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Firewall Management Complexities Pushing Security Pros to Cut Corners

A new survey shows firewall management is problematic enough for many organizations to cause many network security pros to cut corners and cheat on audits.

A new survey shows firewall management is problematic enough for many organizations to cause many network security pros to cut corners and cheat on audits.

The survey, prepared by firewall management vendor Tufin Technologies, fielded responses from 100 network security professionals directly involved in firewall management and auditing. According to the results, 22 percent of participants knew of someone who had cheated on an audit. That figure was up from 10 percent in an April 2010 survey. The chief reason for the cheating – the manual processes associated with managing firewalls and the time constraints those processes create.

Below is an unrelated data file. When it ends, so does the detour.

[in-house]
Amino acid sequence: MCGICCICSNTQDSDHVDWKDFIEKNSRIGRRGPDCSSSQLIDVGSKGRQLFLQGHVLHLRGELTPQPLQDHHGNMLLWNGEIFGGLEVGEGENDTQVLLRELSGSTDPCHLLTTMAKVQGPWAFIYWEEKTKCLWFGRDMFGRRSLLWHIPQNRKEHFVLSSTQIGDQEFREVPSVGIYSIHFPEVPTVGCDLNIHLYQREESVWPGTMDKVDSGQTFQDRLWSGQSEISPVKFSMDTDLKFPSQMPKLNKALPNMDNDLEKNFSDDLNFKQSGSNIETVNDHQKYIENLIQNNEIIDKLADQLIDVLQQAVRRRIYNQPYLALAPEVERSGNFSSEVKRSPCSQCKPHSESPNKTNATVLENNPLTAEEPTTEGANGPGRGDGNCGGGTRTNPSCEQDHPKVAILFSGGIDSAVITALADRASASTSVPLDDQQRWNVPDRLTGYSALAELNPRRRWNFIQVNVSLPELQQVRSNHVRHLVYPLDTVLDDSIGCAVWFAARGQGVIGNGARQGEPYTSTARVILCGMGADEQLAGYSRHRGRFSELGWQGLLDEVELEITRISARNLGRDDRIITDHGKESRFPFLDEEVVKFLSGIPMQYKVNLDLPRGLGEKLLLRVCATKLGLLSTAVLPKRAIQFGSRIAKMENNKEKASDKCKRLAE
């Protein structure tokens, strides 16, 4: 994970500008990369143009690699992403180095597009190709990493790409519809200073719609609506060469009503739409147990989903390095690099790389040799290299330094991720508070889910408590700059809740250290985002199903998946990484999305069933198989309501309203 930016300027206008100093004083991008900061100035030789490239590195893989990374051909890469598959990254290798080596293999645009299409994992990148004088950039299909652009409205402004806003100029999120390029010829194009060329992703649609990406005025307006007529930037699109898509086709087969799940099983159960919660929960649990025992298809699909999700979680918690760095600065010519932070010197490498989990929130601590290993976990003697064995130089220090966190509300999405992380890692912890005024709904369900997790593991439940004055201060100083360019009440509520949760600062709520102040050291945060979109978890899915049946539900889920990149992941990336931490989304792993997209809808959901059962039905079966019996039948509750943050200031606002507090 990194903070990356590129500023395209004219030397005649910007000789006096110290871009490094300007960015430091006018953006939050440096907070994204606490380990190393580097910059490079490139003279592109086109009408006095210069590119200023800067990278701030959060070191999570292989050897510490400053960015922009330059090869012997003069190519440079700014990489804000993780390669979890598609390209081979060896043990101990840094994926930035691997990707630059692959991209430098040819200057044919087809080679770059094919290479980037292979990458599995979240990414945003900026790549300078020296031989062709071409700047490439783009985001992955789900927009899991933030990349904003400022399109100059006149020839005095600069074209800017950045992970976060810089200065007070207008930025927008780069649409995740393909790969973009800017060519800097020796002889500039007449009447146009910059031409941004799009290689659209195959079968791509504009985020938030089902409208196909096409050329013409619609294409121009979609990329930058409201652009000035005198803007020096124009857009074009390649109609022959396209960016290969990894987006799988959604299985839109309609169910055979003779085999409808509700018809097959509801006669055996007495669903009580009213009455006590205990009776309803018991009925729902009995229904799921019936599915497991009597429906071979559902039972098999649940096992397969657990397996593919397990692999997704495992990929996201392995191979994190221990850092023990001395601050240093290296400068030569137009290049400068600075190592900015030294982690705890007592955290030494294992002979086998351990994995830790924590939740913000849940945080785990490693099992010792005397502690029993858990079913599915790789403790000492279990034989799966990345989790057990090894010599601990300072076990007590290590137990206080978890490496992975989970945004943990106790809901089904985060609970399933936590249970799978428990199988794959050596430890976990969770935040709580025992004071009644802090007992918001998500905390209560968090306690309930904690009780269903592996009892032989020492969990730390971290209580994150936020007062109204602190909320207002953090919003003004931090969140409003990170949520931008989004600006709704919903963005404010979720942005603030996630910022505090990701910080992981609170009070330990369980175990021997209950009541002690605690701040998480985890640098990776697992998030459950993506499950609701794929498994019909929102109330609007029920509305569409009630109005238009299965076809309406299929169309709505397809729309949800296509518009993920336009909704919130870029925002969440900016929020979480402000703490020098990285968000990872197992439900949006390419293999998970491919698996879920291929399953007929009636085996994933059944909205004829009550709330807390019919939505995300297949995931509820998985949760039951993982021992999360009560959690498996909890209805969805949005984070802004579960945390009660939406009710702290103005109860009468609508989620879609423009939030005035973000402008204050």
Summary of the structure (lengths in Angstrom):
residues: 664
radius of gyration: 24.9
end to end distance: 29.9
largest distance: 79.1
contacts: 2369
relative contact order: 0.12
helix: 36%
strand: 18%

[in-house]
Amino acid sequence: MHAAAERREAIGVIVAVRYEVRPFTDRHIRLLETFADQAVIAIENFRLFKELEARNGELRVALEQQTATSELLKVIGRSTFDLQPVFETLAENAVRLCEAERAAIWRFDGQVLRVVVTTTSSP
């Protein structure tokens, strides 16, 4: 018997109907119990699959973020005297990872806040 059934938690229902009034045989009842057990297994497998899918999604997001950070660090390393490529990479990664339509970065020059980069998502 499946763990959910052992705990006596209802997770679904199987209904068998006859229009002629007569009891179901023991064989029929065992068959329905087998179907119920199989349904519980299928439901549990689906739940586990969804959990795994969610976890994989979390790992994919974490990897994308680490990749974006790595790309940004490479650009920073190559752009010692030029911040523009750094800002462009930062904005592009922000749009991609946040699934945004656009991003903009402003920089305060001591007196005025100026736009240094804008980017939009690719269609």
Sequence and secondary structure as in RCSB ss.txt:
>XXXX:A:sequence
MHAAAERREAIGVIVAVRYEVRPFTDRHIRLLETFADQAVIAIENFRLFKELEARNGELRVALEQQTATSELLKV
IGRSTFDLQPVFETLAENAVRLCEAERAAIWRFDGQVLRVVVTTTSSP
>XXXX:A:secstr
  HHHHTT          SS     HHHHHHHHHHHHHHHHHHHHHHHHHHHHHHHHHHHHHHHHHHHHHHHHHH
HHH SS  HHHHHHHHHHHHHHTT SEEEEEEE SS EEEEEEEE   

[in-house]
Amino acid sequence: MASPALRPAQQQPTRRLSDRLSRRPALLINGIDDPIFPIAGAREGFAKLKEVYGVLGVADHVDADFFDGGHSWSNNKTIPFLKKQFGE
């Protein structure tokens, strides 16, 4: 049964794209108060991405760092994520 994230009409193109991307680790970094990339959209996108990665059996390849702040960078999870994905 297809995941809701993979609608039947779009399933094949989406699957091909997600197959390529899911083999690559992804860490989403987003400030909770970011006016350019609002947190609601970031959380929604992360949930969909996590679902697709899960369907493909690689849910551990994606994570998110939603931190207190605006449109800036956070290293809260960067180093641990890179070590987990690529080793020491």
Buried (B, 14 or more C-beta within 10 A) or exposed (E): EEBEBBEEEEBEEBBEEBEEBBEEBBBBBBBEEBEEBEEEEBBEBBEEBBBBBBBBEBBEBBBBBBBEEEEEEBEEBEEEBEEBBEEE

Twenty-eight percent said it takes them between several hours and several days on average to design a firewall rule change. In addition, and 85 percent reported up to half of the firewall rule changes they make require modification later on because they were designed incorrectly.

Some 66 percent of participants felt their change management processes either could place the organization at risk of a breach or already do, with the main reasons being a lack of formal processes (56 percent) and the of a manual process with too many steps or people in the process (29 percent).

Besides time constraints, other reasons for cheating included making the network security team look bad (30 percent) and feelings that the parameters of the audit were irrelevant to the business (30 percent).

“This year’s survey reveals that, more than budget constraints or any other factor, time is the security manager’s most precious resource,” said Shaul Efraim, vice president of marketing and business development at Tufin, in a statement. “We were surprised to learn that half the sample is still doing basic tasks manually such as tightening up permissive rules, looking for shadowed rules or recertifying rules. There is no benefit to having experienced administrators spend their days searching for needles in haystacks.”

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